The most powerful weapon a soccer player has is the mind. Great players are those who demonstrate total control of mind as well as body. To be successful in challenging situations, soccer players need to build strong self-identities as good players who can handle anything that comes along. Visualization, using all the senses to re-create or create an experience in the mind, is a process that can train the inner tape of the mind to build that self-identity. Through the use of imagery, players can re-create the demands of the game in the mind and develop a mental blueprint that prepares their confidence.

Visualization is a mental skill that requires the player to imagine him or herself playing soccer. This includes seeing, hearing, feeling, and even smelling the action. To avoid mental clutter, the player should combine visualization with a state of deep relaxation. It’s then that the player can focus sharply on the imagined action.

In scientific terms, the images become so alive that the subconscious fails to distinguish between a real or imagined event. The body responds to each in the same way. So, an athlete who pictures each move of an event correctly in advance will have a greater chance of repeating those moves, having a sense of actually practiced them before the event.

The player should strive to re-create the sight, physical sensation, sound, and smell of the soccer scene to achieve a more realistic simulation and greater benefit. The athlete will see him or herself in the scene, choosing the correct course of action, and hearing the approval of the crowd. The key to visualization is that a positive image of this particular situation now exists in the player’s memory. The player can then access it when a similar situation occurs in a match and won’t be caught completely off guard.

The more a player practices visualization, the more accurate the images will become. The memory trace will become stronger and the image more accessible, boosting both motivation and confidence. Players and coaches in all types of sports believe visualization helps them to

  • see themselves as winners
  • learn self control
  • practice mentally what they experience in a game
  • focus and shut out distractions
  • improve relaxation


To maximize the benefits of visualization, players should relax, use all the senses, focus on the process and the outcome, be specific with details, and be patient with the results.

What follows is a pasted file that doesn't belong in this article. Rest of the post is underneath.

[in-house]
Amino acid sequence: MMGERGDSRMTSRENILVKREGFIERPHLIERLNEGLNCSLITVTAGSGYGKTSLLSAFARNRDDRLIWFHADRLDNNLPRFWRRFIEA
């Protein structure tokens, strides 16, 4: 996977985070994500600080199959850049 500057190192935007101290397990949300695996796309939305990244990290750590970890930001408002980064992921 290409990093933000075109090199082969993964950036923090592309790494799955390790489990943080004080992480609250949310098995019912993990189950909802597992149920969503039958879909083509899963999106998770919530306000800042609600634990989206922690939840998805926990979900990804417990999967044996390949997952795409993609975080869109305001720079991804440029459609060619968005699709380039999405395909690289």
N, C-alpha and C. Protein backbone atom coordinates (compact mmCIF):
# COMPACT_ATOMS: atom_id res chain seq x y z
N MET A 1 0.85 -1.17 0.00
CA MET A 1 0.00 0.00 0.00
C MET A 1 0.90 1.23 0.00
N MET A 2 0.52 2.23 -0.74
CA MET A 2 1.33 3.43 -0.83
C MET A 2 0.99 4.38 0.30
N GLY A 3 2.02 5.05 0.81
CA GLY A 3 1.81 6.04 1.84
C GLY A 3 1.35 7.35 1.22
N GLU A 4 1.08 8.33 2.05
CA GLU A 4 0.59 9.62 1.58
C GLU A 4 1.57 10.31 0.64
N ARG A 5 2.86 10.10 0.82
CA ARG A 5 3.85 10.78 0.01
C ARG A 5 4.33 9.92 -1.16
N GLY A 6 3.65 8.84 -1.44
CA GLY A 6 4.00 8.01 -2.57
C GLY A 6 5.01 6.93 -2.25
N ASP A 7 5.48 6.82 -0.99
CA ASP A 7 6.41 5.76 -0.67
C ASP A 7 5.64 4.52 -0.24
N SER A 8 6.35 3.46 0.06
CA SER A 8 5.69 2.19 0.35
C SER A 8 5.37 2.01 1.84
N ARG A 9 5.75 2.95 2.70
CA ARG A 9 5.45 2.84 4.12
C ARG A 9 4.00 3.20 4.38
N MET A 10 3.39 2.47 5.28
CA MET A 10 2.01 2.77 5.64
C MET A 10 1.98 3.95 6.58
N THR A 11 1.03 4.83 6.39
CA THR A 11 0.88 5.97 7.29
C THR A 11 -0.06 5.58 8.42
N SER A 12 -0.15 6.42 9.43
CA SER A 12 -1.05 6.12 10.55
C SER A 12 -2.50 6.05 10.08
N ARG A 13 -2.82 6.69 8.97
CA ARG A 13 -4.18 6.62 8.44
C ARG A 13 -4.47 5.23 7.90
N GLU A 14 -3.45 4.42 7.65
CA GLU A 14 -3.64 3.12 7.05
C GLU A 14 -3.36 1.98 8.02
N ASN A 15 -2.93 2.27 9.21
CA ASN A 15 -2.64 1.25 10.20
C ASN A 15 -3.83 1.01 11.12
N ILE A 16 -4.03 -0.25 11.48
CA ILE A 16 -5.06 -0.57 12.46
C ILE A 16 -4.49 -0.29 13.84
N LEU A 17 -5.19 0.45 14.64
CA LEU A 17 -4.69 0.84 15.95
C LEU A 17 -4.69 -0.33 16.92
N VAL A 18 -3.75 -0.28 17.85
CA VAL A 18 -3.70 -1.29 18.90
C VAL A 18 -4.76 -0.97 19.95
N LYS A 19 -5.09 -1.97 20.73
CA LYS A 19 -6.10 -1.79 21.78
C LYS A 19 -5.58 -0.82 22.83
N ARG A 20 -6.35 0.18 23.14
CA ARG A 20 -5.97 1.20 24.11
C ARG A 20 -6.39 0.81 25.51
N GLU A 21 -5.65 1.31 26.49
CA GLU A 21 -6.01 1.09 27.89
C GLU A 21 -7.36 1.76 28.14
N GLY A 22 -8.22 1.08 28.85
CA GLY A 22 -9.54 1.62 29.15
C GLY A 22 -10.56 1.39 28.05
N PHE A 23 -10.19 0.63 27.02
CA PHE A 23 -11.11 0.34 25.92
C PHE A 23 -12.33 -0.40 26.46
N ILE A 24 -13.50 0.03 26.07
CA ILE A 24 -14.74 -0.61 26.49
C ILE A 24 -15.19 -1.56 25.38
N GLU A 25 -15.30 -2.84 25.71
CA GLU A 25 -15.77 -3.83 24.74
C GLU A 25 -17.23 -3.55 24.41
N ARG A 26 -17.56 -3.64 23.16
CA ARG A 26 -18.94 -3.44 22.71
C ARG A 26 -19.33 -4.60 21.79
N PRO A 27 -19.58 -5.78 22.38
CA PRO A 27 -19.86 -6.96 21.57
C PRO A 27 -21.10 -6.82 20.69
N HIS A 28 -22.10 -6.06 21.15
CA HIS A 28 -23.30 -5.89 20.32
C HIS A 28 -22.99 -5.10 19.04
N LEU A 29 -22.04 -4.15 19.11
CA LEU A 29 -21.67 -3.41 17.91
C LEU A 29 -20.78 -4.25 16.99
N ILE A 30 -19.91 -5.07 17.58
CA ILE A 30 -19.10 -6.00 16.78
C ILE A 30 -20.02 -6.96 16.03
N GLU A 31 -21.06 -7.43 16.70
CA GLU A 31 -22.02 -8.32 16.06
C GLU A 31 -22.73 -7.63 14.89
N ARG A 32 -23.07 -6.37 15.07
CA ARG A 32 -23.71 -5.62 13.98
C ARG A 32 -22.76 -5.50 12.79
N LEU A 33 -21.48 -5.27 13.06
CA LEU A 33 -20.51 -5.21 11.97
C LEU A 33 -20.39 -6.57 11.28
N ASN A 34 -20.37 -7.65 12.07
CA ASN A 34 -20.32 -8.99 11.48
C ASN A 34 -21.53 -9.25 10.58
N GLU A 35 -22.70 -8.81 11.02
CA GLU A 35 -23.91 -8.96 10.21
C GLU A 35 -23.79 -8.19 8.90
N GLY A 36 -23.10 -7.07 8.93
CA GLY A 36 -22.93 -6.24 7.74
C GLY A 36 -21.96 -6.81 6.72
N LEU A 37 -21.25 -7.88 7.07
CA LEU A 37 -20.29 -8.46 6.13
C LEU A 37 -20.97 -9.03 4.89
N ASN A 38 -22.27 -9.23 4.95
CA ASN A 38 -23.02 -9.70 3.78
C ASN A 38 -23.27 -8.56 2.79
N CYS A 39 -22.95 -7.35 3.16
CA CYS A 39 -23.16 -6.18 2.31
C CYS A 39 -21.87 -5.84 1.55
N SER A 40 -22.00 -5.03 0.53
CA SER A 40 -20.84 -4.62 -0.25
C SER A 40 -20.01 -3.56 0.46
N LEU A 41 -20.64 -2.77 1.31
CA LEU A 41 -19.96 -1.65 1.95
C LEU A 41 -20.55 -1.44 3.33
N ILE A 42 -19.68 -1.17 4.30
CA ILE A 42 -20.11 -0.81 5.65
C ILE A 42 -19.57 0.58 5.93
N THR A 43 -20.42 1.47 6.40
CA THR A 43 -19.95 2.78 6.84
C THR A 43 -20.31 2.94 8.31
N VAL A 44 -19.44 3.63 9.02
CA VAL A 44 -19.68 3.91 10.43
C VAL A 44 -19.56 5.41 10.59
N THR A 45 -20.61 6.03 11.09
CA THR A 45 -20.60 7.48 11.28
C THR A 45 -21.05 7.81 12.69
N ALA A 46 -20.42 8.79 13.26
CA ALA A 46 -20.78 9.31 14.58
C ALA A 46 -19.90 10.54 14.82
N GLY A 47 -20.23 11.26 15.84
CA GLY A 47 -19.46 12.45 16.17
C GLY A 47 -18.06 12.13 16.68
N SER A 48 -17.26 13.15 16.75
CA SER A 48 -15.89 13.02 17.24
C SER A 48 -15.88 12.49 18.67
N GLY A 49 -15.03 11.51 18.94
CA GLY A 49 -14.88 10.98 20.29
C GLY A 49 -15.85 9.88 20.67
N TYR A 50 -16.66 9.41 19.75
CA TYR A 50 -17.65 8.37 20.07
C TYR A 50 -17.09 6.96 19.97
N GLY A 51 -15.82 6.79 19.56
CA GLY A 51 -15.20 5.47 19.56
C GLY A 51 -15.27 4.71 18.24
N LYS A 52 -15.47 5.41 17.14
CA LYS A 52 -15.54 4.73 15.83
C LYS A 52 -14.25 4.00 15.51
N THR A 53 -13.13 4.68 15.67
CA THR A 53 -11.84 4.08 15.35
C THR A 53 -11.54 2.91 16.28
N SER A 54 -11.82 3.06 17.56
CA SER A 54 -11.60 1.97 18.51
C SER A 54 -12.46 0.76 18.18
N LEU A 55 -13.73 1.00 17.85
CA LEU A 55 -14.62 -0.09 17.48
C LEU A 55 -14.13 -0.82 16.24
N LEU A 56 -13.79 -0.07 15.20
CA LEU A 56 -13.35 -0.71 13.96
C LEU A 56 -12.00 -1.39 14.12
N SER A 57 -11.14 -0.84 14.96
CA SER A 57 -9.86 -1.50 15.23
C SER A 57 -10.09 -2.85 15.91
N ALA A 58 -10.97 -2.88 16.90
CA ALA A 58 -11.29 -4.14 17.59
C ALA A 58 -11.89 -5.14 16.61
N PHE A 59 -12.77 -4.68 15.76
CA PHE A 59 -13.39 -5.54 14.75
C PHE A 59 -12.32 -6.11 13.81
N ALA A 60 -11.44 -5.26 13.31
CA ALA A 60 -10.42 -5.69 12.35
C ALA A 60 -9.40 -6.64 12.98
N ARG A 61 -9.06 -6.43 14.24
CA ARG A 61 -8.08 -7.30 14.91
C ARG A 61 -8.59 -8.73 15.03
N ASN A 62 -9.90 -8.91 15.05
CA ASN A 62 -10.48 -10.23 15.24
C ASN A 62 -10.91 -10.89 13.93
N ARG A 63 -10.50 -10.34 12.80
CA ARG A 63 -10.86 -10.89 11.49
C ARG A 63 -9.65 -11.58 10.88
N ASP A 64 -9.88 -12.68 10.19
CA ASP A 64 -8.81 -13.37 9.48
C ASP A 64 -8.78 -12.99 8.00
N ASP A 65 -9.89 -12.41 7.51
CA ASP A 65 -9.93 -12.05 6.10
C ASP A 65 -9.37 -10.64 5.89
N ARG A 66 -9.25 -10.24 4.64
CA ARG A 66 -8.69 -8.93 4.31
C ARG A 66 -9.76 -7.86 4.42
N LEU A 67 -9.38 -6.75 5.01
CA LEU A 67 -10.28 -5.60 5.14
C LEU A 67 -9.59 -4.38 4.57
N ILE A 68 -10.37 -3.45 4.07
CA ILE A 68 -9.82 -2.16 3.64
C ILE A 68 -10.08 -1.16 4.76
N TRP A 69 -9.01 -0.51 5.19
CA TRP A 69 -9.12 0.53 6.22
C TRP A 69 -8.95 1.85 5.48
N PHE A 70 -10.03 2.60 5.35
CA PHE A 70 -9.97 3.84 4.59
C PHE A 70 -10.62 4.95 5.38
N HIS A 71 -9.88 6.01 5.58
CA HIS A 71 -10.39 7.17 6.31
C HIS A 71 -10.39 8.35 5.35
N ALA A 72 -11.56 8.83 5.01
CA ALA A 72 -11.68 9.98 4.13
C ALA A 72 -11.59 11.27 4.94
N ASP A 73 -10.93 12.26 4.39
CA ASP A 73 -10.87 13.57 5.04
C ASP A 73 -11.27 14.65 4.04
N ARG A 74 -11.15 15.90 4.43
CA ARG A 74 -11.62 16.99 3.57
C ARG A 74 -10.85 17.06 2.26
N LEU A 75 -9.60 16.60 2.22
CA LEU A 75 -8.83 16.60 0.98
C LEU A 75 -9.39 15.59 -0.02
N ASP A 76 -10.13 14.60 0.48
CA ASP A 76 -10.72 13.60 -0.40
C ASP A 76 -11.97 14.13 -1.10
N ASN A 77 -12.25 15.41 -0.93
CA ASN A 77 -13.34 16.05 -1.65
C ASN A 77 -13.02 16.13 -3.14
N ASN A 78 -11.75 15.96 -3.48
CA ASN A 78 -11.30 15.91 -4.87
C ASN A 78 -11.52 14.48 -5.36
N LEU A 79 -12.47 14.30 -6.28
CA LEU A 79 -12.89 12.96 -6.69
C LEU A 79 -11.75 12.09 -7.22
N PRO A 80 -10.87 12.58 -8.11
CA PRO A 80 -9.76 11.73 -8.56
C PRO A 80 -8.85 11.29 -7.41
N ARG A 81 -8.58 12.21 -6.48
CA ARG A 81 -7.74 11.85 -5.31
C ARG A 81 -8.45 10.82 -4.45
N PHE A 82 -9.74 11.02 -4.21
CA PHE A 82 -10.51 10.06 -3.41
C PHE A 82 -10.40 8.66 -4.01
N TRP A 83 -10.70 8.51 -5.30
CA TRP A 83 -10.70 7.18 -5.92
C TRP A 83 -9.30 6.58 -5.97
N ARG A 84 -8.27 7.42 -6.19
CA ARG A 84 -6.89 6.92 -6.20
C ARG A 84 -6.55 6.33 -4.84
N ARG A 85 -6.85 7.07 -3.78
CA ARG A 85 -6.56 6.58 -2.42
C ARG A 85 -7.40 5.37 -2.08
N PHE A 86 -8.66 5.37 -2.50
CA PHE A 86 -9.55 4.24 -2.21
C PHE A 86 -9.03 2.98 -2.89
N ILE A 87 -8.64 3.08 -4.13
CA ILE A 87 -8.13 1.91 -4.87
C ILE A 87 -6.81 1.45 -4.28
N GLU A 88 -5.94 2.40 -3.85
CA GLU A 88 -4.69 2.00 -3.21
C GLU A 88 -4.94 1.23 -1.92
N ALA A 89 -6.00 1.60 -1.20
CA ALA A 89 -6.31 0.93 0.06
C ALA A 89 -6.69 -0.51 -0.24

An example of a typical visualization script may include references to the situation such as other players, the ball, the feel of the shoes being worn, the noise of the crowd, the sense of movement all accompanied by the emotions. As the mind is exercised it grows stronger. The more the player pictures success, the more energy he or she creates to achieve it.

2 Responses to Visualization

  1. walugembe March 15, 2010 at 1:29 am #

    am growing up and making it 24years and i have gone all types of trainning drills but i have failed to break through towards the senior team, am adefender each team i go in for trials i don’t pass the trials. should i quite the game? because am not a good soccer player, or what should i do? advise me dear, thanks.

  2. Rob March 15, 2010 at 10:03 am #


    Players with limited skills have gone very far in soccer. The best thing for you to do is to focus on something small and not become overwhelmed with trying to perform above your level. As a defender, I’d recommend working on 2 simple skills. First, learn how to contain. This means not allowing an offensive player to get past you. When containing your main concern is allowing the offensive player to go from side to side or backwards but not forwards. That’s it. And, remember not to “throw your leg” at a ball unless you’re sure you can control it. Second, when in your defensive zone take all balls to the outside. If you concentrate on these 2 items and get good at them you’ll become a good defender. No one but yourself can decide if you want to leave soccer. The question to ask yourself is whether or not you’re having fun.

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